Bill Saunders is a retired Lt. Colonel having served in the United States Air Force for 21 years as a fighter pilot. He taught math for 16 years and led as the Math Chair at the Roanoke Valley Governor School of Math, Science and Technology in Virginia. Currently, Bill works part-time at Lourdes’ Academic Success Center as a math tutor and has enjoyed attending Lifelong Learning classes for the past four years.
Rise and Fall of the Ottoman Empire
Bahu S. Shaikh, M.D.
10:00 – 11:30, Thursdays, Oct. 6 – 13 (2 weeks)
Turkish Tribes in Anatolia created the Ottoman Empire which started in 1481 and lasted for six hundred years. It was the most powerful Empire in the world in the fifteenth and sixteenth centuries. We will discuss the origin of this Empire, the main leaders (Sultans) and their major achievements during this period of time.
The second lecture will discuss the history of the Ottoman Empire after its peak and the leaders who ruled the Empire during the period of decline. Learn the reasons for their failures which caused the breakup of this mighty Empire and its aftermath, which led to the birth of several new countries in the Middle East as well as present day Turkey, an important member of NATO.
Bahu S. Shaikh, M.D., is a member of Islamic Center of Greater Toledo and a member of Muslim Christian Dialogue Group based at the First Presbyterian Church of Maumee Ohio. He has been a speaker at the Islamic Center as well at the Maumee church.
The Best Women Artists You’ve Never Heard Of
11:00 – noon, Friday, October 7
Talented artists often do not receive the fame and fortune that their works deserve, but this is particularly true for women artists. Many great female painters have pushed creative boundaries, however only since the end of the 20th century have serious efforts begun to give the women of past centuries the attention that their work merits. Let us introduce you!
Sister Sharon Havelak, OSF, is an artist and adjunct instructor at Lourdes University. She previously managed All Good Things, a gift shop and gallery that offers items made by the Sisters of St Francis, but now gives more of her time to her art.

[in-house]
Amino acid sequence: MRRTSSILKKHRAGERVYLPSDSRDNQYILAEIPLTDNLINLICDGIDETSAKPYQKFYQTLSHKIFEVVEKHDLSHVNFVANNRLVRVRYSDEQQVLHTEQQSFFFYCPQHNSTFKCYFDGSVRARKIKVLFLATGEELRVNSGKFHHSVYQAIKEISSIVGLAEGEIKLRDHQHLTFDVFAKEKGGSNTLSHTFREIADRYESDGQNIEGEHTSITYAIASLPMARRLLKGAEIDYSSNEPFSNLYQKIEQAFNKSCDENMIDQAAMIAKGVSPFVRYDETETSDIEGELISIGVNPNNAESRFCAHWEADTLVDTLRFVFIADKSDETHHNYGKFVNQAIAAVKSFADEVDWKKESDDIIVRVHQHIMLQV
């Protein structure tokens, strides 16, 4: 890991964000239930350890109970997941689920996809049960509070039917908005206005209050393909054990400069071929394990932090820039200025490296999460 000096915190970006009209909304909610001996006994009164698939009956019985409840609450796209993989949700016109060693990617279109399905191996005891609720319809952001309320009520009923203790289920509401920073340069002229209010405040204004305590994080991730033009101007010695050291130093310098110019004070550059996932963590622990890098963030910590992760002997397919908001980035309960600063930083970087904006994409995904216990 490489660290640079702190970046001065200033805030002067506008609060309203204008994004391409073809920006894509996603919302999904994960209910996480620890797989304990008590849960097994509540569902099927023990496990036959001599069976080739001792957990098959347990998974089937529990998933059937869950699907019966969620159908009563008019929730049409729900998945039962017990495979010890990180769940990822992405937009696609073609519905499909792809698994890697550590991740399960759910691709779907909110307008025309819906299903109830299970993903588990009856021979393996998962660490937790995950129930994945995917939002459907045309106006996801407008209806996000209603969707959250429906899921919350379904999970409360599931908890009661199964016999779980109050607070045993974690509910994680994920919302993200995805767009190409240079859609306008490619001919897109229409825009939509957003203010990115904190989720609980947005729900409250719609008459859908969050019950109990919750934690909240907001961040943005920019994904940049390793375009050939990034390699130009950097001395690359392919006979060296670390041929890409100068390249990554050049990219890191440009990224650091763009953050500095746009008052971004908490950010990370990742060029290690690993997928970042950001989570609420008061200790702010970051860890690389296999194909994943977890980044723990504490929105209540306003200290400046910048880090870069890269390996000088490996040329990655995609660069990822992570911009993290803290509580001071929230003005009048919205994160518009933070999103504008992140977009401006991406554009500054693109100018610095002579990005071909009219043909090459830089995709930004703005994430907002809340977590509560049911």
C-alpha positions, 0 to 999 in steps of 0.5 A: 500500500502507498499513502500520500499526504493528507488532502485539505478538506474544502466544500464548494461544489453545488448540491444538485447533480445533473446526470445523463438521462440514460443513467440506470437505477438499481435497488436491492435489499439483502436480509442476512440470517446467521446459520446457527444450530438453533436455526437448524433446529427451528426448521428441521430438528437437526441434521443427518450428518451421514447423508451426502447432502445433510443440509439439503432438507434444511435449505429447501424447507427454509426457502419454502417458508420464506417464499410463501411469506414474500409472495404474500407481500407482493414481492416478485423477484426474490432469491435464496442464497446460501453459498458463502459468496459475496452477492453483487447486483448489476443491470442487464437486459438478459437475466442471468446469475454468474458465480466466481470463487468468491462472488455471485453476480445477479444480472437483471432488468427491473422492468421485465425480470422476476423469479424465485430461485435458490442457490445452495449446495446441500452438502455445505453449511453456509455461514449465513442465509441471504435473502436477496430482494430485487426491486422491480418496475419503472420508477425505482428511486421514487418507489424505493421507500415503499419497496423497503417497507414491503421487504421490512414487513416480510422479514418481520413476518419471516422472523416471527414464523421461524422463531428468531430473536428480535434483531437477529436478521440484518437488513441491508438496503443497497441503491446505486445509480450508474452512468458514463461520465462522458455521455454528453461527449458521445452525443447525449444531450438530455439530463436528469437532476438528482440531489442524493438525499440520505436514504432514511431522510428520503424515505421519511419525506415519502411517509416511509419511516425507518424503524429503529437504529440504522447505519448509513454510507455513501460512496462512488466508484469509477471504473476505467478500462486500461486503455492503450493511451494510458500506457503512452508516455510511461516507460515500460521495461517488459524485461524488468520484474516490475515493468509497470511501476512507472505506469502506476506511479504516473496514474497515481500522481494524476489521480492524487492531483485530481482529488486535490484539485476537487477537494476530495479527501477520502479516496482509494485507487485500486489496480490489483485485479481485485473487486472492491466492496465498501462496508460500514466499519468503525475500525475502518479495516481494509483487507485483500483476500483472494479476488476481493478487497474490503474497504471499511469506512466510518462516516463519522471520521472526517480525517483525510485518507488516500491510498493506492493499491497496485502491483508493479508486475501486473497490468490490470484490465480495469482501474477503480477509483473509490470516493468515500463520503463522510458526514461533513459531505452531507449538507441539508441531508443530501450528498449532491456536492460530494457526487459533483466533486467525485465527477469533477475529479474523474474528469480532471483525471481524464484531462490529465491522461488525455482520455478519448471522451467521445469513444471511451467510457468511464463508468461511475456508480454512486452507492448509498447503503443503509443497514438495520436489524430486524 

Round Arches & Red Tiles: Lourdes Art and Architecture
Saturday, October 8
10:00 am – noon Lecture
noon – 1:00 pm Lunch
1:00 – 3:00 pm Walking Tour
The Lourdes University campus proudly displays a wide variety of artwork, including mosaics, stained glass, paintings, and sculpture. This is an opportunity to learn about all of it, from the massive to the minute, and learn the stories behind the pieces. Class will begin with a lecture on the art and architecture of the campus, followed by brunch at the Lourdes Café. After lunch, there will be a tour to see the artwork up close.
Kristin Baldeschwiler, a 2003 graduate of Lourdes, received her BA in Art History from Lourdes and works in medical education at St. Vincent Medical Center. This class was developed from Kristin’s undergraduate thesis, “Round Arches and Red Tiles: A Preliminary Preservation Survey for Lourdes College.”
Cost: $46 for members, $58 for nonmembers. Brunch is included in the price of the class.
Once Upon a Pen: A Beginner’s Guide to Fiction-Writing
1:00 – 2:30 PM, Mondays, Oct. 10 – 31 (4 weeks)
Learn the basics of fiction-writing: character, setting, conflict, genre, and the writing process. During the first class, students will analyze several short stories to examine the elements of a story. In week two, students will discuss and engage with the writing process through activities and prompts. In week three, students will begin writing original works of fiction. During the last class, students will share their works-in-progress and reflect on their experience with the writing process.